Confessions of an ex-sugar baby | Lifestyle.INQ

OCTOBER 27, 2022

Dear Emily,

You had a story a year ago about the man whose girlfriend was a sugar baby he found hard to forgive. I’m an ex-sugar baby myself.

It started when I was 20 years old. I was in college and I almost dropped out because I couldn’t afford the tuition. A friend introduced me to a matchmaking website to find a sugar daddy.

I found one who was 69 at the time. He was very generous until I graduated. We only started having sex after I graduated from college. Our relationship went on for six years until he suddenly died of a heart attack.

I actually fell in love with him and it broke my heart when he died. Without his support, it was hard for me and my family.

I found another sugar daddy online. He was single. Like my first, he was very kind and generous. We even moved in together in a condo but after three years, he kicked me out for a much younger girl.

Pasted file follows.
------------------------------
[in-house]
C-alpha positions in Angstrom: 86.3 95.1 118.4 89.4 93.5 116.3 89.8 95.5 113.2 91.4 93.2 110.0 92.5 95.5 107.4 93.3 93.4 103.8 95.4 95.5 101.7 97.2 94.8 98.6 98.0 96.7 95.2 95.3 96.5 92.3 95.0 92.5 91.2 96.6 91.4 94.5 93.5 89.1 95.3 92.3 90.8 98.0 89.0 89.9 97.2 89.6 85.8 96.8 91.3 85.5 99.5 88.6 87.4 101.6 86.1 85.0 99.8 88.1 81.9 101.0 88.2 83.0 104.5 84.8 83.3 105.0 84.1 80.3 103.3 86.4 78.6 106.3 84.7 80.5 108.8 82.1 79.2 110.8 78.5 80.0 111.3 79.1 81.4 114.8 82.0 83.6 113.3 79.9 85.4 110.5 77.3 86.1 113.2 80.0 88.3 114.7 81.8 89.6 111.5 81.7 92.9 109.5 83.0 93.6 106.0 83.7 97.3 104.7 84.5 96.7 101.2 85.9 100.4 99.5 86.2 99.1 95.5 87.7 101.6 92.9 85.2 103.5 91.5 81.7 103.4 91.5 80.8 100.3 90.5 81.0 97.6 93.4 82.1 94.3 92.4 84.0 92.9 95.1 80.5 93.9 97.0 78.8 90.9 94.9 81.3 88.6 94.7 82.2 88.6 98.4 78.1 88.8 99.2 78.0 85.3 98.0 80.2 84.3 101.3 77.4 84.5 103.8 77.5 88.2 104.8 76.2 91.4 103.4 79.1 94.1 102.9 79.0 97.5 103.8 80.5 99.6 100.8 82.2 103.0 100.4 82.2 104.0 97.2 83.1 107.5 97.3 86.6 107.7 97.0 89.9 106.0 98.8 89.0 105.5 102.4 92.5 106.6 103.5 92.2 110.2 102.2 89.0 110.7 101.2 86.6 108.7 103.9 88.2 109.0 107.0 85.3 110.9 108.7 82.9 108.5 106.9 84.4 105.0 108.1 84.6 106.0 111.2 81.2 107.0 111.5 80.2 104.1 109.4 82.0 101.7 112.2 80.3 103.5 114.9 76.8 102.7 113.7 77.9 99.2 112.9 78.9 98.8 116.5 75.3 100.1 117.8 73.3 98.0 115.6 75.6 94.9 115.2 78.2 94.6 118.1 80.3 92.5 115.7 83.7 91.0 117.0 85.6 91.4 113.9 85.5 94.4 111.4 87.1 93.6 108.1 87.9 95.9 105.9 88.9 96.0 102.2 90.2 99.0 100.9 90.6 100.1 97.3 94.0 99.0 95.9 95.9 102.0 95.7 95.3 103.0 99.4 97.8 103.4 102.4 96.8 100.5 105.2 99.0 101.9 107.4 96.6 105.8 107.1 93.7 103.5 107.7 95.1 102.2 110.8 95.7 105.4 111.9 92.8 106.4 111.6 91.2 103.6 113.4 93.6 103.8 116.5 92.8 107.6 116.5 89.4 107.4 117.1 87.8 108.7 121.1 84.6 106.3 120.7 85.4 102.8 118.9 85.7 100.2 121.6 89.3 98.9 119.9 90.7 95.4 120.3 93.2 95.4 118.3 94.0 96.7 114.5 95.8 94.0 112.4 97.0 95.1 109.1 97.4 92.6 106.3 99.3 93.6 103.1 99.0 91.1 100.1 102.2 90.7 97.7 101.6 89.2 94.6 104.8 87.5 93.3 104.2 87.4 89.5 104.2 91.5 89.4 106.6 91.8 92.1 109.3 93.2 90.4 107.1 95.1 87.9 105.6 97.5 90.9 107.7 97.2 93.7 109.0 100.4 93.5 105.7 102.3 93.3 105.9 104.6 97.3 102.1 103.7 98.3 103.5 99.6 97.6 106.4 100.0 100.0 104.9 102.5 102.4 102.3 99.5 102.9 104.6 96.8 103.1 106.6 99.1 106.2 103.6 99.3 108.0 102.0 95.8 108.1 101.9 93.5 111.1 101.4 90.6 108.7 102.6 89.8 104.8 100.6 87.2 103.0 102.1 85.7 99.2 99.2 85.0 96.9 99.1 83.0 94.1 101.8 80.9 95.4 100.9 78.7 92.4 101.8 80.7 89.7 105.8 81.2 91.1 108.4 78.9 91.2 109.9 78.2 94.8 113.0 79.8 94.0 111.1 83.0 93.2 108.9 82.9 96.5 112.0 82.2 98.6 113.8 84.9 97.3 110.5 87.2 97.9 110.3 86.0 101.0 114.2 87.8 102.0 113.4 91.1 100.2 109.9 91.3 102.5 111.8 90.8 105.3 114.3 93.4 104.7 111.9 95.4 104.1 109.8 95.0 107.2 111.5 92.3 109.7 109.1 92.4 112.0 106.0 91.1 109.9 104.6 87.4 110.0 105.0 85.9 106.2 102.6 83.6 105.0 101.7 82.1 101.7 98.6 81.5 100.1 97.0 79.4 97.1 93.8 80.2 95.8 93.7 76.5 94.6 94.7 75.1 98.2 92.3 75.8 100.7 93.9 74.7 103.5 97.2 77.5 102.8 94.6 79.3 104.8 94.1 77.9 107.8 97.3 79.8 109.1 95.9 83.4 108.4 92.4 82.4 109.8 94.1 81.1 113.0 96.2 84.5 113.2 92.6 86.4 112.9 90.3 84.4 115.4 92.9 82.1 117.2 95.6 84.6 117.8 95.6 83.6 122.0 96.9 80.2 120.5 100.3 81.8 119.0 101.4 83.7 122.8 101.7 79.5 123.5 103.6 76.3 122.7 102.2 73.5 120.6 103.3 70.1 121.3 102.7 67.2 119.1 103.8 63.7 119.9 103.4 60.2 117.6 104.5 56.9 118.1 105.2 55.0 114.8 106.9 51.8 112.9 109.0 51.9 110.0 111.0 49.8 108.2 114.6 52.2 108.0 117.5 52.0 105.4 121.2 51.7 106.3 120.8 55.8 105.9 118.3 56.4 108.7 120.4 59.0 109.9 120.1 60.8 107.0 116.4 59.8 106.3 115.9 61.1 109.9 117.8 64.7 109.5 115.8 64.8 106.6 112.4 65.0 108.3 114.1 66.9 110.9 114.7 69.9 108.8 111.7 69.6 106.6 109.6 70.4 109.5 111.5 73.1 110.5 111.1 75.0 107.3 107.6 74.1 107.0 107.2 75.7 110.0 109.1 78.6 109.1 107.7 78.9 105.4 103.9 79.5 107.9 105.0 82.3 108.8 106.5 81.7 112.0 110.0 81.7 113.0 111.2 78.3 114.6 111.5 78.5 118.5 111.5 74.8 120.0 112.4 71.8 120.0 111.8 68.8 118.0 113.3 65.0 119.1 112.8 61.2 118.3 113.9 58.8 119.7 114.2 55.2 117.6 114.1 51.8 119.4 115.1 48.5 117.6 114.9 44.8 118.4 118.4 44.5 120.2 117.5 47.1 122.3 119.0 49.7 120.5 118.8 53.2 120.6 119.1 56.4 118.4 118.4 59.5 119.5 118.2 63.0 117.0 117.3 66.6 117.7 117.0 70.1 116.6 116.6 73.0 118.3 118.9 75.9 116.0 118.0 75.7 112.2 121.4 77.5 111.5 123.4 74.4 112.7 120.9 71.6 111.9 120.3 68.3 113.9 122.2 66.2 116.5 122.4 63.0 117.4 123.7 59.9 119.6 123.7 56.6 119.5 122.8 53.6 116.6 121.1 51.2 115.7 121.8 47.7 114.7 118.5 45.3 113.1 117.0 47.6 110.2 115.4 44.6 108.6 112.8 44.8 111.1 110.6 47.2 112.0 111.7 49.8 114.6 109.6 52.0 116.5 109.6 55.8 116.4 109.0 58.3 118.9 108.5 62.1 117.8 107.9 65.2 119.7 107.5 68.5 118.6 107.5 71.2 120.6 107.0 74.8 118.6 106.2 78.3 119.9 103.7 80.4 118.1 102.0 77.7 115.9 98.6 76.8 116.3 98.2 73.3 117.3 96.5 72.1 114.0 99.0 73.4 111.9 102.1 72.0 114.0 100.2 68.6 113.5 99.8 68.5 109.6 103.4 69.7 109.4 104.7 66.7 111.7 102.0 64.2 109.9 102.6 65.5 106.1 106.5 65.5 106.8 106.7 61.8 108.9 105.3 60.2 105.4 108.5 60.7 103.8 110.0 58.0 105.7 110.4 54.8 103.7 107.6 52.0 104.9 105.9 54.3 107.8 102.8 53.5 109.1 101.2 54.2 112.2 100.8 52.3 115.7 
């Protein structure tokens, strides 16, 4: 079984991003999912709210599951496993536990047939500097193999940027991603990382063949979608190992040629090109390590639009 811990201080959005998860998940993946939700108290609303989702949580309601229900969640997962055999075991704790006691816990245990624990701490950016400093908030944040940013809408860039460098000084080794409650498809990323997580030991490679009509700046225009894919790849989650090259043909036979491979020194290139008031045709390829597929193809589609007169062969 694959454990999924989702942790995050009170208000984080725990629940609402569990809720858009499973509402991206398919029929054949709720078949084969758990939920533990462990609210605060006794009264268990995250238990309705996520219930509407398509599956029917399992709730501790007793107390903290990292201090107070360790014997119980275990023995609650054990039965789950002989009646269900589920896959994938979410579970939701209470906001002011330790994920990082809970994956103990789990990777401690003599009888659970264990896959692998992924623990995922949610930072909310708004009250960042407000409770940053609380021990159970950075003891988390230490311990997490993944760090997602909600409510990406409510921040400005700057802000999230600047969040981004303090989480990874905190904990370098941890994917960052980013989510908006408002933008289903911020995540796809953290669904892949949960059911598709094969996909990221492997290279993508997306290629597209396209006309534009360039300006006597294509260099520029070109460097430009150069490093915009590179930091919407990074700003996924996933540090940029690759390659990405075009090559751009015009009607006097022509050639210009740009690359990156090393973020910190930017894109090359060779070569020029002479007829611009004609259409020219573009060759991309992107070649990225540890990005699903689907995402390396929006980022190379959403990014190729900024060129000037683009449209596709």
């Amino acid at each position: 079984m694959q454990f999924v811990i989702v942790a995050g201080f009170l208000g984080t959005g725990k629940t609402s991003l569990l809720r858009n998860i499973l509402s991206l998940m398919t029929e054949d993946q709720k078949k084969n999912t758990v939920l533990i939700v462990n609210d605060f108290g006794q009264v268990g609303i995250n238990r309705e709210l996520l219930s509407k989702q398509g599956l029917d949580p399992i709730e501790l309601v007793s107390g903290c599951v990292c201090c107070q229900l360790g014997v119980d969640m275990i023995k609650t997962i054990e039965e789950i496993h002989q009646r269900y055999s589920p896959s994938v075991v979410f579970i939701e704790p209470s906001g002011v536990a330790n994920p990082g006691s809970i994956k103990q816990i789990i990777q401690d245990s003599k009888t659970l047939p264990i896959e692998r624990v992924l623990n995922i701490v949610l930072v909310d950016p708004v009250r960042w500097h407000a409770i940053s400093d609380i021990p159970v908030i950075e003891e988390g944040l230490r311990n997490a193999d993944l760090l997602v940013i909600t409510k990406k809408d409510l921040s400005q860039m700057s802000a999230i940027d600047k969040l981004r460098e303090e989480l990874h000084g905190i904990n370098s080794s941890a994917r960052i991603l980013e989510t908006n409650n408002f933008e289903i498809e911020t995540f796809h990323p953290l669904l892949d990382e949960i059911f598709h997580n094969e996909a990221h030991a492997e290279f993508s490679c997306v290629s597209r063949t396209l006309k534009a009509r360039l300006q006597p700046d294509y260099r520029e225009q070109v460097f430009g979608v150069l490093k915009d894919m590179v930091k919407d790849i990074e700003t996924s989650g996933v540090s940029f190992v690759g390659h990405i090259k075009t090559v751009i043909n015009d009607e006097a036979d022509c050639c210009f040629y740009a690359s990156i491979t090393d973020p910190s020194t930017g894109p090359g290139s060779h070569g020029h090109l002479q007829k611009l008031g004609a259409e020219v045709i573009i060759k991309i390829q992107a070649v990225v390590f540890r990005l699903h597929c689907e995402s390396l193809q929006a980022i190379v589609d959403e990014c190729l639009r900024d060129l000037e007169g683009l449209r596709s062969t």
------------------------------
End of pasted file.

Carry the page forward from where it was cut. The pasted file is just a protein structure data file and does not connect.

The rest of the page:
When I reached my 30s, I realized I couldn’t depend on sugar daddies anymore and gave up that lifestyle. I used my family as my excuse for a long time but the truth was, I was attracted to the expensive gifts and fancy dinners.

I’m now 38 years old with a husband and kids. I’m not living the rich and glamorous lifestyle but I’m happy and content. Being a sugar baby is just a fancy name for prostitution. —EX-SUGAR BABY

There is such a thing as redemption and second chances. And you’re living proof of that turnaround.

You got into the sugar-baby orbit with the excuses you spun—like wanting to help your family, wanting to finish school and various other wants that emboldened you to think they were important when you were young. But you stared at yourself in the mirror and admitted you were just being self-indulgent and refused to relinquish that good and decadent life because you already became an honest-to-goodness prostitute.

The truth gave you strength and fate did not disappoint when you were ready to shed it off. You met a man who, though not as rich as those in your past, had now given you a life worth living—kids and contentment. You cannot put a price on that. —CONTRIBUTED

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